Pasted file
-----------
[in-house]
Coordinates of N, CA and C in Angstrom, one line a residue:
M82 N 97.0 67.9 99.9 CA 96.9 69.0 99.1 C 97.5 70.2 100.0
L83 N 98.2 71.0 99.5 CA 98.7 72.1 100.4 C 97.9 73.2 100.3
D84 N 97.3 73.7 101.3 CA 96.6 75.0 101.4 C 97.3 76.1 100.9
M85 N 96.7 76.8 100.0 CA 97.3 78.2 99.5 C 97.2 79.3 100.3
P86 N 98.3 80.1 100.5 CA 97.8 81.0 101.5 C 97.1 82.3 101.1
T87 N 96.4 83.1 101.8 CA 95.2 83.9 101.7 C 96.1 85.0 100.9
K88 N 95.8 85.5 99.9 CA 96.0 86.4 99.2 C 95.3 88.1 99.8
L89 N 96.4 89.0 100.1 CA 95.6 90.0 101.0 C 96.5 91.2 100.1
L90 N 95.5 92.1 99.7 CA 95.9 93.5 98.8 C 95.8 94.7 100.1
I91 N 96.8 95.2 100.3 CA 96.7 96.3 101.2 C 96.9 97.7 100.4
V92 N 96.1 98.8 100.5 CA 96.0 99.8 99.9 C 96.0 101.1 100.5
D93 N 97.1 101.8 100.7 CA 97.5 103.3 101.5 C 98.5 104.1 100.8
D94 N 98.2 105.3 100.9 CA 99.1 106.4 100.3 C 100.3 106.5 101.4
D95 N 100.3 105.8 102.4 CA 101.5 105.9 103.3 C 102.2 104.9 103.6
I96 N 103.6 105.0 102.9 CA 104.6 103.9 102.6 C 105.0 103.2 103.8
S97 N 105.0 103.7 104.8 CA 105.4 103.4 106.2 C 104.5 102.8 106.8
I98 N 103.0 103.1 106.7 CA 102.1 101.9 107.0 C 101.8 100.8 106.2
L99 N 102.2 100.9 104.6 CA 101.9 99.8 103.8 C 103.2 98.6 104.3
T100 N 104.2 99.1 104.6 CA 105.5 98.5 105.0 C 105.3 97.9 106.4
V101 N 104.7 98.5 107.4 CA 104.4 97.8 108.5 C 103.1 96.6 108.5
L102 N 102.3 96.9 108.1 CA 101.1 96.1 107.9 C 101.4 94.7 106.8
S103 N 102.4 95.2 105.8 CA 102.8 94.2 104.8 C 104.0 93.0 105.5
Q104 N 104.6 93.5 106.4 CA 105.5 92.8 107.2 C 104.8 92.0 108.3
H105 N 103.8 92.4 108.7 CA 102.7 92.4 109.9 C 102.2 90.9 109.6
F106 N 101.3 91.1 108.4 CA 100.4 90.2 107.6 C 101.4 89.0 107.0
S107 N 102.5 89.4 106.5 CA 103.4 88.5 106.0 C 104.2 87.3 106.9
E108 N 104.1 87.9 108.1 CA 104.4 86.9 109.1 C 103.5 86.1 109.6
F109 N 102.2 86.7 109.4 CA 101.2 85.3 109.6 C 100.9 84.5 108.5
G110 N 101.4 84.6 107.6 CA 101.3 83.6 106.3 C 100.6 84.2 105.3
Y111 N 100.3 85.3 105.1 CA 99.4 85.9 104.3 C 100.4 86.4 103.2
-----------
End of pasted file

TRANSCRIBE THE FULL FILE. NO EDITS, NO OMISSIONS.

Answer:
[in-house]
Coordinates of N, CA and C in Angstrom, one line a residue:
M82 N 97.0 67.9 99.9 CA 96.9 69.0 99.1 C 97.5 70.2 100.0
L83 N 98.2 71.0 99.5 CA 98.7 72.1 100.4 C 97.9 73.2 100.3
D84 N 97.3 73.7 101.3 CA 96.6 75.0 101.4 C 97.3 76.1 100.9
M85 N 96.7 76.8 100.0 CA 97.3 78.2 99.5 C 97.2 79.3 100.3
P86 N 98.3 80.1 100.5 CA 97.8 81.0 101.5 C 97.1 82.3 101.1
T87 N 96.4 83.1 101.8 CA 95.2 83.9 101.7 C 96.1 85.0 100.9
K88 N 95.8 85.5 99.9 CA 96.0 86.4 99.2 C 95.3 88.1 99.8
L89 N 96.4 89.0 100.1 CA 95.6 90.0 101.0 C 96.5 91.2 100.1
L90 N 95.5 92.1 99.7 CA 95.9 93.5 98.8 C 95.8 94.7 100.1
I91 N 96.8 95.2 100.3 CA 96.7 96.3 101.2 C 96.9 97.7 100.4
V92 N 96.1 98.8 100.5 CA 96.0 99.8 99.9 C 96.0 101.1 100.5
D93 N 97.1 101.8 100.7 CA 97.5 103.3 101.5 C 98.5 104.1 100.8
D94 N 98.2 105.3 100.9 CA 99.1 106.4 100.3 C 100.3 106.5 101.4
D95 N 100.3 105.8 102.4 CA 101.5 105.9 103.3 C 102.2 104.9 103.6
I96 N 103.6 105.0 102.9 CA 104.6 103.9 102.6 C 105.0 103.2 103.8
S97 N 105.0 103.7 104.8 CA 105.4 103.4 106.2 C 104.5 102.8 106.8
I98 N 103.0 103.1 106.7 CA 102.1 101.9 107.0 C 101.8 100.8 106.2
L99 N 102.2 100.9 104.6 CA 101.9 99.8 103.8 C 103.2 98.6 104.3
T100 N 104.2 99.1 104.6 CA 105.5 98.5 105.0 C 105.3 97.9 106.4
V101 N 104.7 98.5 107.4 CA 104.4 97.8 108.5 C 103.1 96.6 108.5
L102 N 102.3 96.9 108.1 CA 101.1 96.1 107.9 C 101.4 94.7 106.8
S103 N 102.4 95.2 105.8 CA 102.8 94.2 104.8 C 104.0 93.0 105.5
Q104 N 104.6 93.5 106.4 CA 105.5 92.8 107.2 C 104.8 92.0 108.3
H105 N 103.8 92.4 108.7 CA 102.7 92.4 109.9 C 102.2 90.9 109.6
F106 N 101.3 91.1 108.4 CA 100.4 90.2 107.6 C 101.4 89.0 107.0
S107 N 102.5 89.4 106.5 CA 103.4 88.5 106.0 C 104.2 87.3 106.9
E108 N 104.1 87.9 108.1 CA 104.4 86.9 109.1 C 103.5 86.1 109.6
F109 N 102.2 86.7 109.4 CA 101.2 85.3 109.6 C 100.9 84.5 108.5
G110 N 101.4 84.6 107.6 CA 101.3 83.6 106.3 C 100.6 84.2 105.3
Y111 N 100.3 85.3 105.1 CA 99.4 85.9 104.3 C 100.4 86.4 103.2